russellite \\ˈrəsəˌlīt\ noun (-s) Usage: usually capitalized Etymology: Charles Taze Russell died 1916 American religious leader + English -ite : one of the Jehovah's Witnesses — often taken to be offensive
- "Shaker Farms Country Club - Westfield, MA". www.shakerfarmscc.com. Retrieved 2016-04-28.
- Paterwic, Stephen J. (2008-08-11). Historical Dictionary of the Shakers. Scarecrow Press. ISBN 9780810862555.
- ""Let us labor": The Evolution of Shaker Dance". Shaker Heritage Society. 2012-04-04. Retrieved 2016-04-28.
- Hughes, "Ireland" p. 78
- The Chambers Dictionary, Edinburgh 1993, p. 1662
- Left-footer | Definition, meaning & more | Collins Dictionary
- The New Partridge Dictionary of Slang and Unconventional English p. 1250 (2005 Taylor & Francis)
- Dalzell, Tom; Victor, Terry (2014). The Concise New Partridge Dictionary of Slang and Unconventional English. Routledge. p. 514. ISBN 9781317625124. Retrieved 16 February 2015.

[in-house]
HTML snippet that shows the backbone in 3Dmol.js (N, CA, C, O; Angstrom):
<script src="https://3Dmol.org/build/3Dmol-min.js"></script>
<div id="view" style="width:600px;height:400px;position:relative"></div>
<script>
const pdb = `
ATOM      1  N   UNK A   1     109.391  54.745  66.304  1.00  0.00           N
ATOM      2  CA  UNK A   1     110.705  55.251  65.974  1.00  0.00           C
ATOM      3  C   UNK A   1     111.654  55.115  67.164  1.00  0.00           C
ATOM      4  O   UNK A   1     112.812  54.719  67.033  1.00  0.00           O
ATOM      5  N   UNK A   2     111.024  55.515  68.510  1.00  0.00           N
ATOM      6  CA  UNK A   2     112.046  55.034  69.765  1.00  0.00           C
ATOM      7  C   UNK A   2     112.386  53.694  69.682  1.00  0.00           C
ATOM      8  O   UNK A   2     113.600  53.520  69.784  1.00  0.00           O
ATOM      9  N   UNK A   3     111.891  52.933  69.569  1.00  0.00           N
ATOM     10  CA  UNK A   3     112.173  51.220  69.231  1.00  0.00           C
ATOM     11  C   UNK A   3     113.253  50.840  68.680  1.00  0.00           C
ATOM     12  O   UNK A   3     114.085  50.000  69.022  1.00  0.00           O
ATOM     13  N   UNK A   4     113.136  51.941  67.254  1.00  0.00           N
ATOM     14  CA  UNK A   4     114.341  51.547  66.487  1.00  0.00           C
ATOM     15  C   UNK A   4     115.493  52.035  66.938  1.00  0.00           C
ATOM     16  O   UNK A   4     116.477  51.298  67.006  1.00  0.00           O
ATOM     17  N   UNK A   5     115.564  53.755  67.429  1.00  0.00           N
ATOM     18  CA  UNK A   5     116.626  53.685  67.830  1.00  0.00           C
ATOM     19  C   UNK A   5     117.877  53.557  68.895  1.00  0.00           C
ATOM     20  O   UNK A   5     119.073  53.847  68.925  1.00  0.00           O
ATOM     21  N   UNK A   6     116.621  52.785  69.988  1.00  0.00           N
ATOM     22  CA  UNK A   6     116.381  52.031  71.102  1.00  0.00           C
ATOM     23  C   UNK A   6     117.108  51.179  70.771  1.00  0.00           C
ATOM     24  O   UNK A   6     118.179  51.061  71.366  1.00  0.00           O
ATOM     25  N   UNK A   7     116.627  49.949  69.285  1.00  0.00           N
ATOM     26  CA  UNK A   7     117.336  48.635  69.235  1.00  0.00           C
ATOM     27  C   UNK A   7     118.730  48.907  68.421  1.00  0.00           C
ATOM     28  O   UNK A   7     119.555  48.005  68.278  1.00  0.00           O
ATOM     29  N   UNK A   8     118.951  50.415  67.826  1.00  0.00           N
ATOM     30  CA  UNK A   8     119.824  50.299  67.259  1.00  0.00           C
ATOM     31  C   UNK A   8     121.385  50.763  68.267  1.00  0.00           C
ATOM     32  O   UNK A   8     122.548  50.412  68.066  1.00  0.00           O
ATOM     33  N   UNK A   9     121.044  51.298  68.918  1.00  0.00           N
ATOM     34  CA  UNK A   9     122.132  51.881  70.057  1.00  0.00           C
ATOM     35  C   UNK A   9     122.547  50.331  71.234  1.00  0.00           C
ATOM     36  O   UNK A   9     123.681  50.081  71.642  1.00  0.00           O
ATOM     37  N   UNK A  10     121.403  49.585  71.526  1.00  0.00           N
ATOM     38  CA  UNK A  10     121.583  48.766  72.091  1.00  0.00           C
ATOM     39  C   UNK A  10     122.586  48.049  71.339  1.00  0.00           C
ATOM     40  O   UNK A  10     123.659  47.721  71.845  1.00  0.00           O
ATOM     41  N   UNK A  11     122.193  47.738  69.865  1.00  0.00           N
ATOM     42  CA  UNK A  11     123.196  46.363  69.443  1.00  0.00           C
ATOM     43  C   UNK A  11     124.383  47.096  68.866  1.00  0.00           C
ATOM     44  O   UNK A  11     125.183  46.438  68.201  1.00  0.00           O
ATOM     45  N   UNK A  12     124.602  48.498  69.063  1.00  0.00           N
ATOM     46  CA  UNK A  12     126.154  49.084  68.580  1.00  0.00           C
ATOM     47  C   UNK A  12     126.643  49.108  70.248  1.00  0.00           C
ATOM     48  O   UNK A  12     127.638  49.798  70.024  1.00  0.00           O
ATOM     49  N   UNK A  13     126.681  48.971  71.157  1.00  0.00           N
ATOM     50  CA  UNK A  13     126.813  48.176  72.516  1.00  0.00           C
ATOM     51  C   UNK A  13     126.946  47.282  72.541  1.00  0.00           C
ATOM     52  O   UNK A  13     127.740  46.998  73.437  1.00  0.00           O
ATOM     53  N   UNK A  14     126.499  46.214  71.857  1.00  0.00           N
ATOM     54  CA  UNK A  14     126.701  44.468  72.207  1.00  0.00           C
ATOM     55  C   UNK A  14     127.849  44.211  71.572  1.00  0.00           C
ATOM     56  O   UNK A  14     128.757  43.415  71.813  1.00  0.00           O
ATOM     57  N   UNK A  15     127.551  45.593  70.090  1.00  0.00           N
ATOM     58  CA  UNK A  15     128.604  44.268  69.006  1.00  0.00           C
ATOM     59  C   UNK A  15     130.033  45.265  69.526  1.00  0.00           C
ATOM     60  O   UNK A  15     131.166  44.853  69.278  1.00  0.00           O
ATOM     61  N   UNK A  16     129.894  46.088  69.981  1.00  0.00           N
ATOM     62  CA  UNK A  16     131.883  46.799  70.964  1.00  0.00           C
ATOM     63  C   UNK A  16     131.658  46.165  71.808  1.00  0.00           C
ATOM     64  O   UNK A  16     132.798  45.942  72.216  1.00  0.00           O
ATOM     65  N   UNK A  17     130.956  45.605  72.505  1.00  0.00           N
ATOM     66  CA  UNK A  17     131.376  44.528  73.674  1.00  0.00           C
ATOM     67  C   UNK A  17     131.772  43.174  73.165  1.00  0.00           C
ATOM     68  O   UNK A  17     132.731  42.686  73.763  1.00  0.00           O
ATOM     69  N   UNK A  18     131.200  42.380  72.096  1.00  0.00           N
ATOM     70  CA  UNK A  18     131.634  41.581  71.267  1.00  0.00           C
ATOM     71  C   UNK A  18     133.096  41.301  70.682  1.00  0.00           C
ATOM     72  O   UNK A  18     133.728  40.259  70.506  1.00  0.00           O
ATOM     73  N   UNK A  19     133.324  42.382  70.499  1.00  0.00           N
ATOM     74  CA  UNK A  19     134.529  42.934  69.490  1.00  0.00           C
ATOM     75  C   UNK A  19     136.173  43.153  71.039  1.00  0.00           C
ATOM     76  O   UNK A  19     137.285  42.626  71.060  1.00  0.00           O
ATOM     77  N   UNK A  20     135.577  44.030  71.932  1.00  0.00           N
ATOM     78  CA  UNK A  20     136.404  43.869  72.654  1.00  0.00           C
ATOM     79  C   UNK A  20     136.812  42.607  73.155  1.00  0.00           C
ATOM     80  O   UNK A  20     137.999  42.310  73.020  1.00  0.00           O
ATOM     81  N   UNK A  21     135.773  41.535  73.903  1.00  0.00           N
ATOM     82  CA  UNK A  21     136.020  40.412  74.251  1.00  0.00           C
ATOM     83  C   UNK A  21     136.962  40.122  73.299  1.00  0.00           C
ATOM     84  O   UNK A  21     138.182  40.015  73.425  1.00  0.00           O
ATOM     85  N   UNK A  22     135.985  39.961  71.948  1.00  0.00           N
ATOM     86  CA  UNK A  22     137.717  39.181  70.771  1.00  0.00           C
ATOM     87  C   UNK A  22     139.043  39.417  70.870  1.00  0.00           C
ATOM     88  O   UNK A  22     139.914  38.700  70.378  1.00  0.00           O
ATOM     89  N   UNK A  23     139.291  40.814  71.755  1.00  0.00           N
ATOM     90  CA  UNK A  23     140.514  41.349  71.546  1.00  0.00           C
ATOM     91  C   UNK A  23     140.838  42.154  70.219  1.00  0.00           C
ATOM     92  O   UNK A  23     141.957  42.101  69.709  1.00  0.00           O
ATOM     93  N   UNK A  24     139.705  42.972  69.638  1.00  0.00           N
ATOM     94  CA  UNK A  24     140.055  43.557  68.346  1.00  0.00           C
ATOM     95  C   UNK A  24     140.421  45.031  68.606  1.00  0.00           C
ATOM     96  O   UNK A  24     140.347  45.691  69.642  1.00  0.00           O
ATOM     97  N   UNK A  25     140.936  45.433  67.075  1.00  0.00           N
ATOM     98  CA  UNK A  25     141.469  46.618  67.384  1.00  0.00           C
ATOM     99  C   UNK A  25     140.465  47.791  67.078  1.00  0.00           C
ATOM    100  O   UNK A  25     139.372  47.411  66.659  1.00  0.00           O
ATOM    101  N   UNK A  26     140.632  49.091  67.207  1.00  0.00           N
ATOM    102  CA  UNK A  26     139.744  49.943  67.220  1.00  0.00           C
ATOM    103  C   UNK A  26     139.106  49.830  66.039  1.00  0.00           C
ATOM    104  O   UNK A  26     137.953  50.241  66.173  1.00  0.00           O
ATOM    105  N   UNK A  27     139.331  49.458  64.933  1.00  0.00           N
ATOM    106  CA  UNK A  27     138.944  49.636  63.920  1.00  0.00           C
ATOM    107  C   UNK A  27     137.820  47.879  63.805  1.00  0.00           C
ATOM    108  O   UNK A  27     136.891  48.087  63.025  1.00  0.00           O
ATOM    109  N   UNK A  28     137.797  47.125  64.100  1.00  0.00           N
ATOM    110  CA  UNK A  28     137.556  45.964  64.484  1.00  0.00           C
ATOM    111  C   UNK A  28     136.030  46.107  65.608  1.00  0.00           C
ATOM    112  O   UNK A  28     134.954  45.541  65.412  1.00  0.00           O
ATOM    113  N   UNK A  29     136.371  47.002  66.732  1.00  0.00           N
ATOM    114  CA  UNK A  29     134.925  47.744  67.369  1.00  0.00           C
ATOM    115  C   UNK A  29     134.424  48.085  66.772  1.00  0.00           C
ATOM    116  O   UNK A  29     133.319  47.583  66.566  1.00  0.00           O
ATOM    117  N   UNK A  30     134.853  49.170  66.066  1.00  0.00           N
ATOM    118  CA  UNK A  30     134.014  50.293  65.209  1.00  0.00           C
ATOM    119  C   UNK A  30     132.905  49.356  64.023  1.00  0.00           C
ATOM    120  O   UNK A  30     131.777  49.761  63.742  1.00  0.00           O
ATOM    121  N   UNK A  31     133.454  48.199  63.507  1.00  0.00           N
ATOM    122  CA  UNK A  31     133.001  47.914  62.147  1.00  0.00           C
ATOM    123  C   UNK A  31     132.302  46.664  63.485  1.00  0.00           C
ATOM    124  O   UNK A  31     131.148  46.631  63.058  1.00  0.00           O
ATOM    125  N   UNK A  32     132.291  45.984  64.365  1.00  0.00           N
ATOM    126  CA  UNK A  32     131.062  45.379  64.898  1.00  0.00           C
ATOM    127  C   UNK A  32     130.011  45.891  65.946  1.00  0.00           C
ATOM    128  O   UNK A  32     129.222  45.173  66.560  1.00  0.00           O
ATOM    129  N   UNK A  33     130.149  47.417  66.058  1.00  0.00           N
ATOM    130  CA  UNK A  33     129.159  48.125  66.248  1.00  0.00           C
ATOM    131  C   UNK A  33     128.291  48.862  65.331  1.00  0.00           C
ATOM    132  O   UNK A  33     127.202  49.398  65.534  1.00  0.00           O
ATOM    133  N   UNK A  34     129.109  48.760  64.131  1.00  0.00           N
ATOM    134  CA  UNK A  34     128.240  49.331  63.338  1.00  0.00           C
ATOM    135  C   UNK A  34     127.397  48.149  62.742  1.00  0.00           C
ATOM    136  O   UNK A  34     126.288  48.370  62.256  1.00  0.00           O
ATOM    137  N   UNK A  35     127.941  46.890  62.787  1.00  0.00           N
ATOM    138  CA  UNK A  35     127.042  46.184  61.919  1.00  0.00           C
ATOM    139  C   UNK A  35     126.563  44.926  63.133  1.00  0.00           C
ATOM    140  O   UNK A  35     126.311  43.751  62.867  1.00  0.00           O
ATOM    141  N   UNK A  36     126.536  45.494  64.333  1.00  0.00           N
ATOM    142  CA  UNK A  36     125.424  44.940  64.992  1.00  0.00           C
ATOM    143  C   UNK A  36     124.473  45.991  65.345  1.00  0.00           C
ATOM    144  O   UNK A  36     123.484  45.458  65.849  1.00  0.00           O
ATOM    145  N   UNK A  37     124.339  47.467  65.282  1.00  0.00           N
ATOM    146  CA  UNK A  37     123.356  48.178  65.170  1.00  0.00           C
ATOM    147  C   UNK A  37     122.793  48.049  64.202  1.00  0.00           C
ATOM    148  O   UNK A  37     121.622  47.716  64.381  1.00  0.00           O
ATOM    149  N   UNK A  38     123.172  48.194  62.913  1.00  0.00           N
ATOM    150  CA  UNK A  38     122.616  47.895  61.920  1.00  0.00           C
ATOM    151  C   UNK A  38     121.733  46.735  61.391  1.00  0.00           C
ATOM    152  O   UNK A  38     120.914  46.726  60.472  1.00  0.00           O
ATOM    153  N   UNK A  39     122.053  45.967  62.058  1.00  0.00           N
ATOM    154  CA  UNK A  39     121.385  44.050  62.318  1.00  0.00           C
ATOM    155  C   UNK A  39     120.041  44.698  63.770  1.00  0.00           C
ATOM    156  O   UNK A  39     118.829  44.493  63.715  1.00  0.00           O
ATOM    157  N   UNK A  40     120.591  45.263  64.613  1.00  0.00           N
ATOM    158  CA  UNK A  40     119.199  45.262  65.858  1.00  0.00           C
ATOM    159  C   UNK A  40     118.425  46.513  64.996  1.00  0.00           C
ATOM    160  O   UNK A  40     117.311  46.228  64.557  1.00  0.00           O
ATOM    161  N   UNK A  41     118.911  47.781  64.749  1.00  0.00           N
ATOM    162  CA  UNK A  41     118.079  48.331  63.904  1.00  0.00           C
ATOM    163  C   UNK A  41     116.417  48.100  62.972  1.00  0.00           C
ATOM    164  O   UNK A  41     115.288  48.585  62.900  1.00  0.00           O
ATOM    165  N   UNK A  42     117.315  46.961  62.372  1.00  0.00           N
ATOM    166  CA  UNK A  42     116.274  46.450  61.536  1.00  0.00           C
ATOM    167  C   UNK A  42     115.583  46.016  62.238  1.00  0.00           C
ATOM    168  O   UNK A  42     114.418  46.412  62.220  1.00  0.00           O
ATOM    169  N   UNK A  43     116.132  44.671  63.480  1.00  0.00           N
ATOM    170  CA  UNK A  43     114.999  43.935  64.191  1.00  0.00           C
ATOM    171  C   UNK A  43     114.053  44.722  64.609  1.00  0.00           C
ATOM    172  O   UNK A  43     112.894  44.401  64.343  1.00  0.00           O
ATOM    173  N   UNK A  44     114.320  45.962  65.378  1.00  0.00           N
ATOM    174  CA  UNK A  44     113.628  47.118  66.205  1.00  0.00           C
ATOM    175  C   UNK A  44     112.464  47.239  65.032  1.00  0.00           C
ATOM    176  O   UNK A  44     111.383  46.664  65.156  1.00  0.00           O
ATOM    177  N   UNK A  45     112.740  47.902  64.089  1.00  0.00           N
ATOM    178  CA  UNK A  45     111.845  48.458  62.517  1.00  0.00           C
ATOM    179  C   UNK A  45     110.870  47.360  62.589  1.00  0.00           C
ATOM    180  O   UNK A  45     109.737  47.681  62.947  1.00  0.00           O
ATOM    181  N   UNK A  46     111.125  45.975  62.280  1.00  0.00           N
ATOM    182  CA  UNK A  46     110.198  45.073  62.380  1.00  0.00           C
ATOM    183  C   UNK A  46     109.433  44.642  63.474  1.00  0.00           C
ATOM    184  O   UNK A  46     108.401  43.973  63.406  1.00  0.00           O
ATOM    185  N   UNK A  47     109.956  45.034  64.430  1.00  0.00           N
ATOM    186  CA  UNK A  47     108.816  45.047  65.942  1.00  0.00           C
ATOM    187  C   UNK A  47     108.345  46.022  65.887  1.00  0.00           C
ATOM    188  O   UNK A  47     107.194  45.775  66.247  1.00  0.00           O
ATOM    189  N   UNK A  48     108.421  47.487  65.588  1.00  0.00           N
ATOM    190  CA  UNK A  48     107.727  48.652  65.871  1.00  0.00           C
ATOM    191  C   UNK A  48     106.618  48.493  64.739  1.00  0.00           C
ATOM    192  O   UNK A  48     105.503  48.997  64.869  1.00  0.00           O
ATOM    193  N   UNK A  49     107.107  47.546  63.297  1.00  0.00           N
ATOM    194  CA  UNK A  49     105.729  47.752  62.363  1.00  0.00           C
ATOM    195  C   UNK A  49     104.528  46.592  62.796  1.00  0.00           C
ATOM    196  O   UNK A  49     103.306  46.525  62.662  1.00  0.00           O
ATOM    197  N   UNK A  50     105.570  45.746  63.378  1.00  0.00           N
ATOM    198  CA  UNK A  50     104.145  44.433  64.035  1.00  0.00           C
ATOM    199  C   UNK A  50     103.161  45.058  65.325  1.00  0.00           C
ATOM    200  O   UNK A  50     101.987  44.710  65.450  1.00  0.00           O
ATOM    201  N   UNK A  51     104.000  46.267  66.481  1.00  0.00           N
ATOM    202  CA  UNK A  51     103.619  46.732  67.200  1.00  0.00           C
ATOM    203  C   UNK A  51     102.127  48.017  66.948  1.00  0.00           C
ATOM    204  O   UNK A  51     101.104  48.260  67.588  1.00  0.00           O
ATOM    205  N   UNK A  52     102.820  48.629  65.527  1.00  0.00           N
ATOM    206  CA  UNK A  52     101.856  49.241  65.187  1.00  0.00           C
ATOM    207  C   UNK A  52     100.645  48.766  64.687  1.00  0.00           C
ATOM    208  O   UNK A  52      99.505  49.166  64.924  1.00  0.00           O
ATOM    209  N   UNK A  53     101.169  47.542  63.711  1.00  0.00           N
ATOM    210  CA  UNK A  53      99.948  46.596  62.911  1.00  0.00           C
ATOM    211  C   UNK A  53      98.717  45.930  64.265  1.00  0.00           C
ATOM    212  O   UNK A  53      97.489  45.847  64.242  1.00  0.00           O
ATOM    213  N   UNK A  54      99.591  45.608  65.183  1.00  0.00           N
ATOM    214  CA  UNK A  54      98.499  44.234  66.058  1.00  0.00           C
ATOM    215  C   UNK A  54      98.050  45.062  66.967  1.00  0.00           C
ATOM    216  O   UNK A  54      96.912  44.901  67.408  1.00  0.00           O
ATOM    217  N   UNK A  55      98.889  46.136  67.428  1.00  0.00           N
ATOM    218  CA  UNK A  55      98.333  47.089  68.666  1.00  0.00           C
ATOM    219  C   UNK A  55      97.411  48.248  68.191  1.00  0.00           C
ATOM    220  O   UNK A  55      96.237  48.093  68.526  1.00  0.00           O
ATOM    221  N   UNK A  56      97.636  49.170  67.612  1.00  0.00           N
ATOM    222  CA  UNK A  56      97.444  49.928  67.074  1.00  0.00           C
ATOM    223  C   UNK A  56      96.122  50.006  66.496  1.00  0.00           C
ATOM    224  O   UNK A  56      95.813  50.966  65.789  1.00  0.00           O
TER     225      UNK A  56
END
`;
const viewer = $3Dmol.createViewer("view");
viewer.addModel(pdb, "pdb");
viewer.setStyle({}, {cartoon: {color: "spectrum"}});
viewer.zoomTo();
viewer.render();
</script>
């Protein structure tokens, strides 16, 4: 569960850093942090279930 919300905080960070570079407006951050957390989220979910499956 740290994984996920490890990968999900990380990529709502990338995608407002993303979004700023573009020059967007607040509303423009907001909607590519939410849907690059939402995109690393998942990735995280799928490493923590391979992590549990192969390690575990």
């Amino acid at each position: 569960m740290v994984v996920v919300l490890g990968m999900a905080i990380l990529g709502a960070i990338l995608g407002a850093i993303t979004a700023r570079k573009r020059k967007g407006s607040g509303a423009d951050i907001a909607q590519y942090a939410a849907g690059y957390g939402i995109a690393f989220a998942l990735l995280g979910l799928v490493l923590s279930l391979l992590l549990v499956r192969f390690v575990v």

- Simpson, "papist" op. cit.; Share, op. cit. p. 237.
- The All England Law Reports Reprint: Being a Selection from the Law Times Reports, 1843-1935, retrieved 16 December 2013,
At the meeting the appellant called Roman Catholics "rednecks," a name most insulting to them, and challenged them to get up.
- Simpson, "teague"
- Spears, p. 1.
- Madresh, Marjorie (28 May 2004). "Founder of 'Hip to be Heeb' magazine speaks to students". The Triangle Online. Archived from the original on 8 December 2010. Retrieved 14 February 2007.
- "Merriam-Webster Online definition of hebe". Retrieved 14 February 2007.
- Hymie, Eric Wolarsky, Rhetoric of Race Dictionary Project, College of New Jersey. Retrieved 6 November 2007.
- John A. Simpson, Oxford Dictionary Of Modern Slang ISBN 0-19-861052-1. "ikey", "ikeymo", "mock"
- Encyclopedia of Swearing: Social History of Oaths, Profanity, Foul Language, and Ethnic Slurs in the English Speaking World/ Geoffrey Hughes. Armonk, N.Y. : M.E. Sharpe, c2006
- Leo Rosten: The Joys of Yiddish, cited in Kim Pearson's Rhetoric of Race by Eric Wolarsky. The College of New Jersey.
- "English contemporary dictionary - Mocky". enacademic.com. Retrieved 12 February 2015.
mocky adj. (Offensive slang) Jewish, of or pertaining to the Jewish religion or race in a derogatory manner
- Stevenson, Angus (2010). Oxford Dictionary of English. Oxford University Press. p. 1137. ISBN 9780199571123. Retrieved 12 February 2015.